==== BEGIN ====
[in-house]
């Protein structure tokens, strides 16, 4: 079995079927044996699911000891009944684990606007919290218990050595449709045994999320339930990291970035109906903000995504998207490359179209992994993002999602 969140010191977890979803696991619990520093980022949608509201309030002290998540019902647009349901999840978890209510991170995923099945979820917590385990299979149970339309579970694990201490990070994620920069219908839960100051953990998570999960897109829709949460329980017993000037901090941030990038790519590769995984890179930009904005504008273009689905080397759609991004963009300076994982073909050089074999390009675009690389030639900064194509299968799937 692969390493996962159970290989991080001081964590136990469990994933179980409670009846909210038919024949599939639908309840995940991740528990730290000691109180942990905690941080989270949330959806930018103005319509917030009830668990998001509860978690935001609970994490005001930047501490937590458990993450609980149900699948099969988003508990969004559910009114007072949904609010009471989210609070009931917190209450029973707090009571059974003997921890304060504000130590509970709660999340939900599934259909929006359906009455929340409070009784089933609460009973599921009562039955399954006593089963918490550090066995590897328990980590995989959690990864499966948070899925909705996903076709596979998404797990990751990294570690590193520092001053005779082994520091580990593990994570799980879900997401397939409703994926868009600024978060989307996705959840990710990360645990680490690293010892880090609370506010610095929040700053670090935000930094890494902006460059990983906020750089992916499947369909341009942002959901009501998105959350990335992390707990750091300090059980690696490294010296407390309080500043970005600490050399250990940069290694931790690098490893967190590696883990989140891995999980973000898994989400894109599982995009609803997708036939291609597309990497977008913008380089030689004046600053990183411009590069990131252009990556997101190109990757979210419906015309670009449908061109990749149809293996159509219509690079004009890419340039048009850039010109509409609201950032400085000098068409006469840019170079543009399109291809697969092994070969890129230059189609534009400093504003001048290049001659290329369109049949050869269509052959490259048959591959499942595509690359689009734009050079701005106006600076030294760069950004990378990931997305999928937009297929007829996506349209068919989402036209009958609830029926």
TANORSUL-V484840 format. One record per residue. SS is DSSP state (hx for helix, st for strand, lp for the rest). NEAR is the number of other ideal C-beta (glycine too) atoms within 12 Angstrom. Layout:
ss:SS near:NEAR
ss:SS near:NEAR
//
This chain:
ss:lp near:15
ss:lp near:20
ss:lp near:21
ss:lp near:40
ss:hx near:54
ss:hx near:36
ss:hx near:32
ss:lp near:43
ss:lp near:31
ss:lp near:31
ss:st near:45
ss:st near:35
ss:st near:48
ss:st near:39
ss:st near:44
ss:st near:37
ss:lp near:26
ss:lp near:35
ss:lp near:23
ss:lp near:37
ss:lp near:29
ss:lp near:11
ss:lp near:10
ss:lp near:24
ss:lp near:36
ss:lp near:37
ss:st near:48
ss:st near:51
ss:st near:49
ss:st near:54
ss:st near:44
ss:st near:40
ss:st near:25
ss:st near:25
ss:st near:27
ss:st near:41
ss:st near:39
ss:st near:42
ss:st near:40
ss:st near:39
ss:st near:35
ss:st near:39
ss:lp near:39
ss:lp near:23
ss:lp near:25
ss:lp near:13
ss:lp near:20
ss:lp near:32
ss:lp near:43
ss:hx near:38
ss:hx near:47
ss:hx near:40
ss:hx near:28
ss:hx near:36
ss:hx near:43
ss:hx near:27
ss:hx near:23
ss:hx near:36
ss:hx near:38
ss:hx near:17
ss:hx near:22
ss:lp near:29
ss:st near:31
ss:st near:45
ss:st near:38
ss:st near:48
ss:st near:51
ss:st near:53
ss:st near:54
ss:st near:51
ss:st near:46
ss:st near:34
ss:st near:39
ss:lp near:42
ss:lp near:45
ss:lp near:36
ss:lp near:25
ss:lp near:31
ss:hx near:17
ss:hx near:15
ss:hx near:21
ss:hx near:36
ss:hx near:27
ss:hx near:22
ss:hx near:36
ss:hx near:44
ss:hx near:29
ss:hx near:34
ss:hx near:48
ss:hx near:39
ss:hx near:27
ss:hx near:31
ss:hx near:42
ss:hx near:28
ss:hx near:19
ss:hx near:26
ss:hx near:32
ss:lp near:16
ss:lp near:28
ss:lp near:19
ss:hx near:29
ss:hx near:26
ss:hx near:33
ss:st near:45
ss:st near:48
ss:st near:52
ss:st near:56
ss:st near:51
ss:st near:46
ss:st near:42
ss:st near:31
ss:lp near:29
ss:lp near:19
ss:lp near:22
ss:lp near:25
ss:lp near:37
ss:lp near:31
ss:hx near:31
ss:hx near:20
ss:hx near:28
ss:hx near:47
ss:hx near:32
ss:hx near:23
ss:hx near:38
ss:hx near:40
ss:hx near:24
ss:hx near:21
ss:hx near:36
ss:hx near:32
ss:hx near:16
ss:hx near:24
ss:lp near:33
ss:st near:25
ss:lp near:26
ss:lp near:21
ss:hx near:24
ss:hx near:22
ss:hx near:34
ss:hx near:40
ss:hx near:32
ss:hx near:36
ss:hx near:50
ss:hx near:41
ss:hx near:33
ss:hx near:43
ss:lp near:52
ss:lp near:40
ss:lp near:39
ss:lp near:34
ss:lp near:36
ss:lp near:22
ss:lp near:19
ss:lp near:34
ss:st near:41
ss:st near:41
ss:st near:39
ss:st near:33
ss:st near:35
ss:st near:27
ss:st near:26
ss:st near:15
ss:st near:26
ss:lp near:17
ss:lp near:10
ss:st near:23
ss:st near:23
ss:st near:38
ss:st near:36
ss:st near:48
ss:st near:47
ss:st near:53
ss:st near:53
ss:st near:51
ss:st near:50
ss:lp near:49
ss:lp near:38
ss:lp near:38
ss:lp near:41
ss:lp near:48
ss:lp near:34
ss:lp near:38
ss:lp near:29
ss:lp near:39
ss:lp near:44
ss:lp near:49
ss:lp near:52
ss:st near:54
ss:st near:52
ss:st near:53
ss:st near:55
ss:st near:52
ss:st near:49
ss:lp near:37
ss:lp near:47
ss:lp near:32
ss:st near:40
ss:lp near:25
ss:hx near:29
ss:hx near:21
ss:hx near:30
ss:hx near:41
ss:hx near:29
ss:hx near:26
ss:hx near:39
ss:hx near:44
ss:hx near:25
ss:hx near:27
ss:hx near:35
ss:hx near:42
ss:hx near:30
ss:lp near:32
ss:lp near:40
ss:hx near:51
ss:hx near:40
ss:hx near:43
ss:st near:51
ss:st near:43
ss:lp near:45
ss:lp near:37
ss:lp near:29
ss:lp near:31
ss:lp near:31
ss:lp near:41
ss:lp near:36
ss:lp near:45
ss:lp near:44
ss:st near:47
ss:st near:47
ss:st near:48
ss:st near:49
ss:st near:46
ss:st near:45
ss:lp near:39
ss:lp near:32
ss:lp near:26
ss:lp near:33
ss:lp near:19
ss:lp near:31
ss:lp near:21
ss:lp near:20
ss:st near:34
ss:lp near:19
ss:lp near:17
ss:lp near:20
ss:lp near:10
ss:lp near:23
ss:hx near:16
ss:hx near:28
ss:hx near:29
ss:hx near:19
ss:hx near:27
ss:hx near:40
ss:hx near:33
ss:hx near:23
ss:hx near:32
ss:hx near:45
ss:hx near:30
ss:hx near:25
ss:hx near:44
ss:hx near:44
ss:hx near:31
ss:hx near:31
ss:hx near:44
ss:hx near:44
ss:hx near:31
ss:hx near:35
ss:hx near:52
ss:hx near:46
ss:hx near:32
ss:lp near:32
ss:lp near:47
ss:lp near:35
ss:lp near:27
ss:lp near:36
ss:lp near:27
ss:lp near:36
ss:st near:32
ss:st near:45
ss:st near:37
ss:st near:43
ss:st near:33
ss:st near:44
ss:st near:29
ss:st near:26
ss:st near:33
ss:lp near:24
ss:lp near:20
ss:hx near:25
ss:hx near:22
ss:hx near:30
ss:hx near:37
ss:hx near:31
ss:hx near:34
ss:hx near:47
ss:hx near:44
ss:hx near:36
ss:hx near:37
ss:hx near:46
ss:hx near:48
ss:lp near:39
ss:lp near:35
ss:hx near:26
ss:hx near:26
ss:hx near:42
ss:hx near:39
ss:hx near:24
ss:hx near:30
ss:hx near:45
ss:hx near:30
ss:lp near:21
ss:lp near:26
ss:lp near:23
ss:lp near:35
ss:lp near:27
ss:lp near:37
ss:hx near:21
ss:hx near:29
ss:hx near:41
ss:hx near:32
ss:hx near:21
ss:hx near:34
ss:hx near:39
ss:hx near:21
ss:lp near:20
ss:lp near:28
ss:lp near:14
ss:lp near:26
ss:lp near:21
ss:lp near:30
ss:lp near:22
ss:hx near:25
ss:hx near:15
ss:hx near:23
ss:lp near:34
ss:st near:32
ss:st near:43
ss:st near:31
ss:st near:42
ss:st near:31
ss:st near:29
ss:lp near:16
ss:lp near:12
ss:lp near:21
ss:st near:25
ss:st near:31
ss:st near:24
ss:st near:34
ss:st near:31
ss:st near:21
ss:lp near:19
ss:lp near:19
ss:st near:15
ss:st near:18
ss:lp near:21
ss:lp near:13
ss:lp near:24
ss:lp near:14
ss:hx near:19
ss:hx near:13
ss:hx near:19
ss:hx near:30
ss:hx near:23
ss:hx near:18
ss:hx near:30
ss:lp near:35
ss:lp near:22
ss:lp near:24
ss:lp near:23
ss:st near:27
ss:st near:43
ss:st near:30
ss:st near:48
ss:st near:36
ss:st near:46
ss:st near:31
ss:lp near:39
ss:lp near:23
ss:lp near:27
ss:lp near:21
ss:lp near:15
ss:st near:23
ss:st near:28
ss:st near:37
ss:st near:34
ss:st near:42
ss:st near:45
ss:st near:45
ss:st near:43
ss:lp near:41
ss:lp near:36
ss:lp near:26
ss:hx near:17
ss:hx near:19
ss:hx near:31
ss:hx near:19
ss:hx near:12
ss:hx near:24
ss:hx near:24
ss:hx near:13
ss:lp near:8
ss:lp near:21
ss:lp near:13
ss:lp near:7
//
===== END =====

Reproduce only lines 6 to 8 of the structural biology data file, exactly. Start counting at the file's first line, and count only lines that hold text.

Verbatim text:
//
This chain:
ss:lp near:15